Securities Law

31-601 - Registration Requirements [BCP Amendment Advance Notice - Lapsed]

Published Date: 2009-07-17
Effective Date: 2009-09-28
Rescinded Date: 2009-09-25
Document(s):

Concurrently Published:

Appendix E

British Columbia Securities Commission

BC Policy 31-601
Registration Requirements

 

The British Columbia Securities Commission, considering that to do so would not be prejudicial to the public interest, orders that effective September 28, 2009, BC Policy

31-601 entitled Registration Requirements dated January 22, 2008 is revoked and the attached BC Policy 31-601 Registration Requirements is made.

 

 

, 2009

 

 

Brent W. Aitken
Acting Chair

 

 

(This part for administrative purposes only and is not part of the Order)

Authority under which Order is made:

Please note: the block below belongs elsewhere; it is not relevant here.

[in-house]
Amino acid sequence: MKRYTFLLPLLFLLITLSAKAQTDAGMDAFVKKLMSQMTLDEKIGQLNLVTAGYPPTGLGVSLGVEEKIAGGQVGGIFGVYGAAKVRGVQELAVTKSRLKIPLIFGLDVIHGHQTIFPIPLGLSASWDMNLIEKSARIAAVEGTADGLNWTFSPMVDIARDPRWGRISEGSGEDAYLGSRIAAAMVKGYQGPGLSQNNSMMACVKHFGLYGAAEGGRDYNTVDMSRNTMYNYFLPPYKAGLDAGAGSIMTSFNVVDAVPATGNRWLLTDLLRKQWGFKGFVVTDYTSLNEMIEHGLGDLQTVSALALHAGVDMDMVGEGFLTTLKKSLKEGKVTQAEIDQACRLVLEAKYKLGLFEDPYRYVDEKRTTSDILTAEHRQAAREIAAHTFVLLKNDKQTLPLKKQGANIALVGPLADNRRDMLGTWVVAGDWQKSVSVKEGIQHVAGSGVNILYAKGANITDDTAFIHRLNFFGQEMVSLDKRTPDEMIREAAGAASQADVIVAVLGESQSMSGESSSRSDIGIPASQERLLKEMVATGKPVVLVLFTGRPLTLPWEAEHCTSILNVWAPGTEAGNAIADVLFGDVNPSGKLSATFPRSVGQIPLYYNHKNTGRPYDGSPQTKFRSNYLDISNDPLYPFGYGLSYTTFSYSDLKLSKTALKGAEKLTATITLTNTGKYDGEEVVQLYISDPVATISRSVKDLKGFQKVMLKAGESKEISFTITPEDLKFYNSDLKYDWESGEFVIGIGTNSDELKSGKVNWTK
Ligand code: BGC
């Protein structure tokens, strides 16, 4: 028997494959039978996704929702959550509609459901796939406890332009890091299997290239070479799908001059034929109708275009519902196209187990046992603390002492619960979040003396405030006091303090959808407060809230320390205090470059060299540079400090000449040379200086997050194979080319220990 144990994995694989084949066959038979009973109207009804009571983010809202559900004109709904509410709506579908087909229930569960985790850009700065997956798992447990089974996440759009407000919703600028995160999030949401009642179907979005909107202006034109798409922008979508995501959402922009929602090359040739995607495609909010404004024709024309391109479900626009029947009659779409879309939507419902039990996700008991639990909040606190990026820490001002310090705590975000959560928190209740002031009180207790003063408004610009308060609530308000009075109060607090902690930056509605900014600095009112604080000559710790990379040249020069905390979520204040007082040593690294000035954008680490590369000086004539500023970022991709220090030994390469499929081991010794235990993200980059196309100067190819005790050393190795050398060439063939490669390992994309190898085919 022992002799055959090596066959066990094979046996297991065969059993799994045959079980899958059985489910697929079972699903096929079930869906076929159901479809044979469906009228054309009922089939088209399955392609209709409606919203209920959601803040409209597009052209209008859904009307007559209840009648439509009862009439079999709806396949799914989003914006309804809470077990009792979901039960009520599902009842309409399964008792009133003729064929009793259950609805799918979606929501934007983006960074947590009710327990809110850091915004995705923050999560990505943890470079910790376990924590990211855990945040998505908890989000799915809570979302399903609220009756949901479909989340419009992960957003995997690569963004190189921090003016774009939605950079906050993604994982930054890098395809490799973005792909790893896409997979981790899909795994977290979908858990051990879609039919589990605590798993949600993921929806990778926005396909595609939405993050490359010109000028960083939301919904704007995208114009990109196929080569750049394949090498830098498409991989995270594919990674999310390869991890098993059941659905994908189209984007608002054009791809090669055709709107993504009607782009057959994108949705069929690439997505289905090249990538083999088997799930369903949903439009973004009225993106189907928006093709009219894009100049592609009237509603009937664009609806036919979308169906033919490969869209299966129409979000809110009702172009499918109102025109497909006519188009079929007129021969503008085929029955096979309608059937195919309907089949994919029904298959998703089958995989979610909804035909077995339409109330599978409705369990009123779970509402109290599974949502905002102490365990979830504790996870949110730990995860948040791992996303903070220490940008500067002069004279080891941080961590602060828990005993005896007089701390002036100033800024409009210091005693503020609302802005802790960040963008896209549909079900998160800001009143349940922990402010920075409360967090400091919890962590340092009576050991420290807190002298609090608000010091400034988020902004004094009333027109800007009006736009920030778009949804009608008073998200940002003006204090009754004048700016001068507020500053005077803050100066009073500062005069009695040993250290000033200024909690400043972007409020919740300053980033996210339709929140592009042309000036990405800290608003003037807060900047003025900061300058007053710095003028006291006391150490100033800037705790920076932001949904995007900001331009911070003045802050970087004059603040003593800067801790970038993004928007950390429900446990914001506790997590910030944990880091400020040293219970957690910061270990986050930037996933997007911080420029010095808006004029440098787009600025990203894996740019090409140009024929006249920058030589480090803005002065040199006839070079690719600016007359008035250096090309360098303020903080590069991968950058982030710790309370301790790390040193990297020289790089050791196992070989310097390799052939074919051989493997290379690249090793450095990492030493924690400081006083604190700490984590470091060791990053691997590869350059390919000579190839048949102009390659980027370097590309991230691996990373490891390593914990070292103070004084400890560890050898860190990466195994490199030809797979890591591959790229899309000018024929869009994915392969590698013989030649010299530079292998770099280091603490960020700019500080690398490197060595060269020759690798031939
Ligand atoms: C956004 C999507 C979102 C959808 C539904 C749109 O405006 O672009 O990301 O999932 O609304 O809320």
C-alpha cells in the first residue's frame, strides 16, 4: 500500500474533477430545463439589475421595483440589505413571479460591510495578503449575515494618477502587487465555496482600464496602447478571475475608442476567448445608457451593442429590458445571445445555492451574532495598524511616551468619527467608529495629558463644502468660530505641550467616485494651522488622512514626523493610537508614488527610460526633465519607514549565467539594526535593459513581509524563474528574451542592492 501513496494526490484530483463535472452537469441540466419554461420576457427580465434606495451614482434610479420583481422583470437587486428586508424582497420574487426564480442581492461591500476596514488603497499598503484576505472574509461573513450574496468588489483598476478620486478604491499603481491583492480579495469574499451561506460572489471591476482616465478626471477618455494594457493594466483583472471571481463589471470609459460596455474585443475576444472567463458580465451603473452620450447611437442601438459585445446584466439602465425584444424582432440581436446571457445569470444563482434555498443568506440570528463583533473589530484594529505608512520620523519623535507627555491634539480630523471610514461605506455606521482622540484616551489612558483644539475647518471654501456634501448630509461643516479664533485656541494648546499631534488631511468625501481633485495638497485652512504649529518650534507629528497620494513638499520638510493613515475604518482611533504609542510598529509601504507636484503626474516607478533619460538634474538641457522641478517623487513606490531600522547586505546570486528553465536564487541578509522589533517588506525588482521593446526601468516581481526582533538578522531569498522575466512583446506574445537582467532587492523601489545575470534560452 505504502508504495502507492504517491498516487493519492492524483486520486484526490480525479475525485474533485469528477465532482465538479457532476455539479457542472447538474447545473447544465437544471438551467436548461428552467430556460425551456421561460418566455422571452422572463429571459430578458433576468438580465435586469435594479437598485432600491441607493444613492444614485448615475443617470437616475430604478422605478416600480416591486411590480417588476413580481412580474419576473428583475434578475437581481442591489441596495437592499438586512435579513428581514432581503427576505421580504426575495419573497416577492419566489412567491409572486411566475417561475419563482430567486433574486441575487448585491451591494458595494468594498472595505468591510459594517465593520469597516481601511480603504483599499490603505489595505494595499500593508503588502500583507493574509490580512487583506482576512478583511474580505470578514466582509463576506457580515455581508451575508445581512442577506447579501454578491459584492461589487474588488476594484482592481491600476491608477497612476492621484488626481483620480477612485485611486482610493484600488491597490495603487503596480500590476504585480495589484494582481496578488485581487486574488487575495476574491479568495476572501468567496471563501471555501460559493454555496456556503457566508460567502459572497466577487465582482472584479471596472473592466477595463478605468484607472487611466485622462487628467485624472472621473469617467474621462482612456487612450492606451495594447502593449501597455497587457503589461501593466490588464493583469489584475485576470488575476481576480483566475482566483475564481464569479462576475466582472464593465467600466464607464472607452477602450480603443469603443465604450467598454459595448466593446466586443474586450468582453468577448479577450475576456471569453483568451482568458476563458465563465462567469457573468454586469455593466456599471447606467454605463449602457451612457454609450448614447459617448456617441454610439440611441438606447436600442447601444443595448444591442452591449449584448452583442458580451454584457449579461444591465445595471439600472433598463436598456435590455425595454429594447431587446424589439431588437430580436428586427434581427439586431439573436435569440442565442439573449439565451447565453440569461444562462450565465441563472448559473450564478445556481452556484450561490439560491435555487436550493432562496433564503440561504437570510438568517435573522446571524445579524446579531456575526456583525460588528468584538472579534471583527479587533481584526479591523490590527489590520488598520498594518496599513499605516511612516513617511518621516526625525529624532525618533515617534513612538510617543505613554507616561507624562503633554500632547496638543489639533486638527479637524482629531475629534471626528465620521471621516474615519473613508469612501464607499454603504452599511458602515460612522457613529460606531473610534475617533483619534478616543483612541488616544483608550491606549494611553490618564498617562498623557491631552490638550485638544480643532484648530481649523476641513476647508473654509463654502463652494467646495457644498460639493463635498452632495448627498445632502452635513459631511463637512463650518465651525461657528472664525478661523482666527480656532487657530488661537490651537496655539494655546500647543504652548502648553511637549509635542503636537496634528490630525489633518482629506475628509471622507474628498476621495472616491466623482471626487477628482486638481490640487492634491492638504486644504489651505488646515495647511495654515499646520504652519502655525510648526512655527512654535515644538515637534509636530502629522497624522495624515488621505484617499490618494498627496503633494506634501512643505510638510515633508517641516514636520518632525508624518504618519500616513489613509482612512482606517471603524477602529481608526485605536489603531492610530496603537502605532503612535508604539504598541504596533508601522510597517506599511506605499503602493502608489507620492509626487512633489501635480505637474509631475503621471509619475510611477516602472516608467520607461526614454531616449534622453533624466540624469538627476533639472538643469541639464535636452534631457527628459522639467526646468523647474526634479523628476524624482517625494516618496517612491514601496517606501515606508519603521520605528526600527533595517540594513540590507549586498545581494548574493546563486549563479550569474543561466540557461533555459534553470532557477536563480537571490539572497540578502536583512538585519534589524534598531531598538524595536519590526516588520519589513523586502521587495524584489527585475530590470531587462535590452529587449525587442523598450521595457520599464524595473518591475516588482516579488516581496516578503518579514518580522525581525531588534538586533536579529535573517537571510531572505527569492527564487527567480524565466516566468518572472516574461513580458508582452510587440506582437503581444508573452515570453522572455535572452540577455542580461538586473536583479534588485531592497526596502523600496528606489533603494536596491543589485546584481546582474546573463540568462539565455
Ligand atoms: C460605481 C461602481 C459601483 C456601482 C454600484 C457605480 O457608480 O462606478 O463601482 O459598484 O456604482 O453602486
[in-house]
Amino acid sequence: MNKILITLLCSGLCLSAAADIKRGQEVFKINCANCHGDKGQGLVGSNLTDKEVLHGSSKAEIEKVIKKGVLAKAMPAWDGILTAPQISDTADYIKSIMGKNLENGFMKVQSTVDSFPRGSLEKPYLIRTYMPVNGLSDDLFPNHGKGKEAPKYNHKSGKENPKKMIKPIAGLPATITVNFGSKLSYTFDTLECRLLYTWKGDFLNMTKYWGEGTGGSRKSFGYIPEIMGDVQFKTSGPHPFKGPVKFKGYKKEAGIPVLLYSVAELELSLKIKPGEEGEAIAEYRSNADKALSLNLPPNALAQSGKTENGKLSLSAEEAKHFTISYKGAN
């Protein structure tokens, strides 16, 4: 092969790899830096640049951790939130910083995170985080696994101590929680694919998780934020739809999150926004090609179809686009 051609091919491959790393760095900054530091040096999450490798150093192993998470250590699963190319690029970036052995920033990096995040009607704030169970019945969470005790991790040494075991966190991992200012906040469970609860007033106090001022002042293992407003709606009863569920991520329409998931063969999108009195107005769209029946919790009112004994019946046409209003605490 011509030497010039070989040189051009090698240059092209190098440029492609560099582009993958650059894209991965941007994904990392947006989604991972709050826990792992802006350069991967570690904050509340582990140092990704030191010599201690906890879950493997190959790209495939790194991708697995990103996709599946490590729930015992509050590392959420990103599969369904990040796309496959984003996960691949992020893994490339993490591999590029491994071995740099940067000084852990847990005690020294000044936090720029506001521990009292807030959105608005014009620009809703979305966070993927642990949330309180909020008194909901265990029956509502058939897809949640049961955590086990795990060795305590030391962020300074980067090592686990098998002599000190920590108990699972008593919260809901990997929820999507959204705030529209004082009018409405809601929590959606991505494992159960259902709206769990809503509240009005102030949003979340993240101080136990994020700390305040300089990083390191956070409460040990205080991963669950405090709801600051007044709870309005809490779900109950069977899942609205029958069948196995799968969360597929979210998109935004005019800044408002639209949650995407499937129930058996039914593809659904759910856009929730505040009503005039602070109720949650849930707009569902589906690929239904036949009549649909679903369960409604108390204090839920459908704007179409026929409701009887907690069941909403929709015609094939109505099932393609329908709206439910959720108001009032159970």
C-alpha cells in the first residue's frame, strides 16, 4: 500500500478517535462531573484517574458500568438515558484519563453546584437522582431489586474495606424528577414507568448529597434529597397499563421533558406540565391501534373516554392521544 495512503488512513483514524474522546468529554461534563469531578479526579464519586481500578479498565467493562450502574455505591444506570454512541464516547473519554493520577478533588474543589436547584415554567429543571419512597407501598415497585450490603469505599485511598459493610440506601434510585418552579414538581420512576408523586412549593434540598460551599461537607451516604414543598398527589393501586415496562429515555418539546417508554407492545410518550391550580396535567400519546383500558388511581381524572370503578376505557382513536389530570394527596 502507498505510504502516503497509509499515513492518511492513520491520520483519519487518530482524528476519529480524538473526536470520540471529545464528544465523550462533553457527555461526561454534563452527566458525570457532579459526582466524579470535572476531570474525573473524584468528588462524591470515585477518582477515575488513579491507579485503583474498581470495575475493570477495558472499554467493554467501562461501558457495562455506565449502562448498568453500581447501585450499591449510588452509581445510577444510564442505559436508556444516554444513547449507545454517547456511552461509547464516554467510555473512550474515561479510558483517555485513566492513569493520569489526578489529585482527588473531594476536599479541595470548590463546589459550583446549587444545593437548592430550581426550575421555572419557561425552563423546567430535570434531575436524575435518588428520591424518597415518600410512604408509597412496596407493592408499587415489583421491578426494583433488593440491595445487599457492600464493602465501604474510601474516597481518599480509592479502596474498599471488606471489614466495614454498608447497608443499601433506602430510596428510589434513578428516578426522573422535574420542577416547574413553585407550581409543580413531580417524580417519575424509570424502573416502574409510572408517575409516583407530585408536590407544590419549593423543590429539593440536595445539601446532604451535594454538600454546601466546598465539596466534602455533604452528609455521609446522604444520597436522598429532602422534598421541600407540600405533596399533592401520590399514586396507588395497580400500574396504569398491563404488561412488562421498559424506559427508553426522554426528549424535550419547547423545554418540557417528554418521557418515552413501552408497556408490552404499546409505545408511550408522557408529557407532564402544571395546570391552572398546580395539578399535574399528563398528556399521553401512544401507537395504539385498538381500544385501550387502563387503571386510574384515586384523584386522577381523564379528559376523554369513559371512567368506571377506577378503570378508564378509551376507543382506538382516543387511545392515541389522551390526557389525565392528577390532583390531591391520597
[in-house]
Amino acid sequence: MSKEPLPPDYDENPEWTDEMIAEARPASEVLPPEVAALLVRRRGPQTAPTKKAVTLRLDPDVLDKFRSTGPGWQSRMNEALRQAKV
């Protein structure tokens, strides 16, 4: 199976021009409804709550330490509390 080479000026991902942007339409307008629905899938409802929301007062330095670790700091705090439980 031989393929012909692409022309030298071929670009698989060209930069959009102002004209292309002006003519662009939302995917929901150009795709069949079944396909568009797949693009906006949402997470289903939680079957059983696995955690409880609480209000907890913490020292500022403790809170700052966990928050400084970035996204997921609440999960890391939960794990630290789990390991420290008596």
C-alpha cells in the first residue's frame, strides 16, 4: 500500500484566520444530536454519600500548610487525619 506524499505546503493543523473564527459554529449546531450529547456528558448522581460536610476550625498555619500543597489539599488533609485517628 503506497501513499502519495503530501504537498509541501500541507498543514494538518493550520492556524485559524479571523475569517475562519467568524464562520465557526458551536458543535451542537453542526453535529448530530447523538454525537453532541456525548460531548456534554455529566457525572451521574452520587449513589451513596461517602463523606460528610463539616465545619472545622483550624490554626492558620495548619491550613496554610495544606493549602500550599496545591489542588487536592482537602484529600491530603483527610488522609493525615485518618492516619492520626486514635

Act and sections:- Securities Act, section 171
Other (specify):-

 

BCP 31-601
Registration Requirements

PART 1       INTERPRETATION
  
1.1      Purpose of this policy

Securities legislation is designed to ensure that investors receive competent advice and ethical treatment from persons trading in, underwriting or advising on securities and exchange contracts (referred to collectively as securities). The registration system is the legal framework for regulating persons who trade in, underwrite or advise on securities. This policy provides guidance about the registration system requirements in Part 5 of the Act and Rules. It also provides information about how the Executive Director is likely to exercise discretion.

1.2      Refer to the Act and Rules

National Instrument 31-103 Registration Requirements and Exemptions (NI 31-103) sets out most of the requirements for registration under Part 5 of the Act. The balance of the requirements is found in Part 5 of the Rules and in other national instruments, forms and policies in the 30- series. For convenience, we refer to section numbers of the Act, Rules and NI 31-103 in this policy.

You can view the Act, Rules and NI 31-103 at www.bcsc.bc.ca.

1.3      Guidance on certain rules during NI 31-103 transition periods